Review by Michele E. Hawkins and John P. Harvey.
The trouble begins when Paul Carpenter (Patrick Gibson) wakes up late, his alarm clock having failed. He could, with a rush, make it on time for his café job interview, if everything else goes right. It doesn’t. So it’s another day without even the prospect of a job.
Nonetheless, for reasons beyond comprehension, Paul eventually finds himself not making coffees in a local café but working as a paid intern for a driven boss, Humphrey Wells (Christoph Waltz), and his board of eccentric characters — in a business as to whose nature nobody is willing to enlighten him. It’s perhaps not a very collegiate workplace, as no one, from the somewhat strange Mr Dennis Tanner (Sam Neill) to Paul’s fellow intern, Sophie (Sophie Wilde), thinks him competent to do anything. But, intrigued by the mystery and by Sophie, he would like to do his best. Mind you, that might necessitate knowing what he is supposed to be doing. And merely trying to find that out may be… dangerous.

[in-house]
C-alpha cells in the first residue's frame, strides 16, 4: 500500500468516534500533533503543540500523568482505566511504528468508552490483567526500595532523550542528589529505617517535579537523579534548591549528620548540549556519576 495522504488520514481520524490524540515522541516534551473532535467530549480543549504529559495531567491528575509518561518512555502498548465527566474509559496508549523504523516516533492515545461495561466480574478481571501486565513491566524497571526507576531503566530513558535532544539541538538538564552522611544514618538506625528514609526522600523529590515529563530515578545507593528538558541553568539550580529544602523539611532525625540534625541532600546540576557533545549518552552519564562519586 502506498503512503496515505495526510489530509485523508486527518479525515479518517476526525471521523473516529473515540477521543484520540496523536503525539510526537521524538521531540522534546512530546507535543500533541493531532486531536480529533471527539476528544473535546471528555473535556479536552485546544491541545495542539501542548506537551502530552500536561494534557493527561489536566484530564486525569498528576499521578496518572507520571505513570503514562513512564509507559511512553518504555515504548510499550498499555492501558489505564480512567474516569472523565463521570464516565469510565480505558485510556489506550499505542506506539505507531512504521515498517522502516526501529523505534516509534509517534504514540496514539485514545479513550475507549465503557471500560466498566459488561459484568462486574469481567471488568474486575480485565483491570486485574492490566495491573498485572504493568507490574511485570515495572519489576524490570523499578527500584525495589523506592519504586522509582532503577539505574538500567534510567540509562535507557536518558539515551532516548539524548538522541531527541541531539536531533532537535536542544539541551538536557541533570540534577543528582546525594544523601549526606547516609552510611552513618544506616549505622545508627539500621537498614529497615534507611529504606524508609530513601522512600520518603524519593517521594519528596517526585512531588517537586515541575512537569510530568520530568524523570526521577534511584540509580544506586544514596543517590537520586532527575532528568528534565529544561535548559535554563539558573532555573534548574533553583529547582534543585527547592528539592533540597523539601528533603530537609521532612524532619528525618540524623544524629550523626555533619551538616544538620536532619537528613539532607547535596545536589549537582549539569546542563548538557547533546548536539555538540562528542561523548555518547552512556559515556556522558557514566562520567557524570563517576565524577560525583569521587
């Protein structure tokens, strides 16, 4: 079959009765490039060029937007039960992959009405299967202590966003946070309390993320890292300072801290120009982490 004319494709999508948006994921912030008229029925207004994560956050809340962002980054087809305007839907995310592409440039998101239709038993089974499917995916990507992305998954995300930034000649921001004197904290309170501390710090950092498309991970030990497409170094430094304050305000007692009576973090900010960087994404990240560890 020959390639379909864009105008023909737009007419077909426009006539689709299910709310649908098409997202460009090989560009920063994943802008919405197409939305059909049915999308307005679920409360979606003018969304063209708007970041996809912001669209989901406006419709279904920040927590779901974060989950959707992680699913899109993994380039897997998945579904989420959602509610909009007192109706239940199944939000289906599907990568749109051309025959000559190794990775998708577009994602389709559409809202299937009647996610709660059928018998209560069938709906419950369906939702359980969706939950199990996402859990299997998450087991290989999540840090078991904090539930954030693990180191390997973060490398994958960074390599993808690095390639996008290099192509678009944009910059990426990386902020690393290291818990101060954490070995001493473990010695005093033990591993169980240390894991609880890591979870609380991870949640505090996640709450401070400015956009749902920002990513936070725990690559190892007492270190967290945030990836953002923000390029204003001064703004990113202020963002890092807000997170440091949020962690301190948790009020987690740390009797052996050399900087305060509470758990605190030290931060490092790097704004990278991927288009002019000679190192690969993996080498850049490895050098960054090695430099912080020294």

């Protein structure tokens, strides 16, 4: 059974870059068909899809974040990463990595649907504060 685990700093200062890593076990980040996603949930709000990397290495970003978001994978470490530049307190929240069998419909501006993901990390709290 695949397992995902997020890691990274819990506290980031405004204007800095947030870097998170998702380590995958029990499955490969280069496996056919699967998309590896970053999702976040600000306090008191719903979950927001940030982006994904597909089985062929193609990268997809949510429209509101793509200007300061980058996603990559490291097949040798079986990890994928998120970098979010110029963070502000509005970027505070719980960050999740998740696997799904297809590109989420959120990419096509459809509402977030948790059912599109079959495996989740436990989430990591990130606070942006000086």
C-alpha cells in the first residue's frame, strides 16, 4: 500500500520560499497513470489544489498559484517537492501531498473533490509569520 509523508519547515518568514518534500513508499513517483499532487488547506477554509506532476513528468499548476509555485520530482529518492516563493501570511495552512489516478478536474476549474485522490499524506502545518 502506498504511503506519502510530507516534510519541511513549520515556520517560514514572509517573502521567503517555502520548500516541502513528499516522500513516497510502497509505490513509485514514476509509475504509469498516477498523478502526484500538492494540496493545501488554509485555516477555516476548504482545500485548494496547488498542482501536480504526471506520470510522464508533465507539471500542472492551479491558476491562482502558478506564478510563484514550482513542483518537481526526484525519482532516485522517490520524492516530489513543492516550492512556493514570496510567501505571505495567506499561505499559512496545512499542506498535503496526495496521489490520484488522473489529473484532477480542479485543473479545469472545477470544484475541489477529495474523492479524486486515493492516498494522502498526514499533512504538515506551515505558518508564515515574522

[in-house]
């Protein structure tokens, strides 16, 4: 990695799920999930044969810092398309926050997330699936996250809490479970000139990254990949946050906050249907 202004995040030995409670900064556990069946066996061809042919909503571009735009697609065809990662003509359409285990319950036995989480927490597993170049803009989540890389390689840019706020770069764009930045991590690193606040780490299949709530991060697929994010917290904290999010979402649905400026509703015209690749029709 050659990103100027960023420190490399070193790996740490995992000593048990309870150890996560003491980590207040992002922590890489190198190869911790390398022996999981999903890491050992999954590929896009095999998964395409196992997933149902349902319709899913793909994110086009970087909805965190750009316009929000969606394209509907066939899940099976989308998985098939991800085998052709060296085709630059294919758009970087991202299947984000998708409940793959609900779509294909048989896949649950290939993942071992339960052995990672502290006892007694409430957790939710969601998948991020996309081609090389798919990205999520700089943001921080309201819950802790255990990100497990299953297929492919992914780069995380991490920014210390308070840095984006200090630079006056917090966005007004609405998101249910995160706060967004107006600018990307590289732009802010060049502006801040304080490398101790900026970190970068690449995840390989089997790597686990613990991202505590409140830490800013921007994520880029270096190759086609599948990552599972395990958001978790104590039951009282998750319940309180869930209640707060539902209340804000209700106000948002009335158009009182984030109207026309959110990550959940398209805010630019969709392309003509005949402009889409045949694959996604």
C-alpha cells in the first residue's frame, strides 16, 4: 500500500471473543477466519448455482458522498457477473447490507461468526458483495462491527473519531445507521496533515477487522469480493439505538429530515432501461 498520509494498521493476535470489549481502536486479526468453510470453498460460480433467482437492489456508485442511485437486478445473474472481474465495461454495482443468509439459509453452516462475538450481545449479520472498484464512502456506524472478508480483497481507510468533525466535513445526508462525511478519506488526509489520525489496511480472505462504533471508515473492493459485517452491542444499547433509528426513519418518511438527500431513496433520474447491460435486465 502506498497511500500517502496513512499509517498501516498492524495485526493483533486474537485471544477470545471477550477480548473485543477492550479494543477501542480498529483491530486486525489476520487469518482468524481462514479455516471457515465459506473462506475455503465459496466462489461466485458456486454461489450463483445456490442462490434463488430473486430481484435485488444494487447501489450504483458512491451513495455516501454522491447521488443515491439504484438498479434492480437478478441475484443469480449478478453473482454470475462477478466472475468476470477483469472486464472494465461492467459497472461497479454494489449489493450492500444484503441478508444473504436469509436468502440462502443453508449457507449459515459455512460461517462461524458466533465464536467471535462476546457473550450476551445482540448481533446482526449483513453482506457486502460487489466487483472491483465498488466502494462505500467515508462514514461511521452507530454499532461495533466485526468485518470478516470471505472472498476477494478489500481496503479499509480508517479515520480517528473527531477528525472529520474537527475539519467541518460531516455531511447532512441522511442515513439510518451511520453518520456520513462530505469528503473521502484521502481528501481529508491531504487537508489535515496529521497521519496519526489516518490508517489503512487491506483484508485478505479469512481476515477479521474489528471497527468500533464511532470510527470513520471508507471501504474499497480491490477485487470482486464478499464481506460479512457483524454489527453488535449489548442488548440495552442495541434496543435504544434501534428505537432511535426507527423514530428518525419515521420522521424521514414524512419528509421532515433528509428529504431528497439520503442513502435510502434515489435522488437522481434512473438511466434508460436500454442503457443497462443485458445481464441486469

The Portable Door is a magical mystery adventure suitable for all ages but especially rewarding to adult fans of imaginative tales that breach the walls between realities. With nary a spell spoken or a wand wielded, the thaumaturgy bubbling just beneath reality’s surface erupts to embroil our innocent characters in a truly dangerous scheme.
With an intriguing plot, well-sketched characters, timeless settings and props, imaginative costumes and make-up, great lighting, a very nice touch with interiors, beautiful graphics and special effects, and a captivating cast that includes Miranda Otto and Rachel House, this highly original adventure, delicious in detail and spectacular in execution, will demand repeated viewing. Catch hold of The Portable Door before it vanishes — again.
Screening at Dendy cinemas.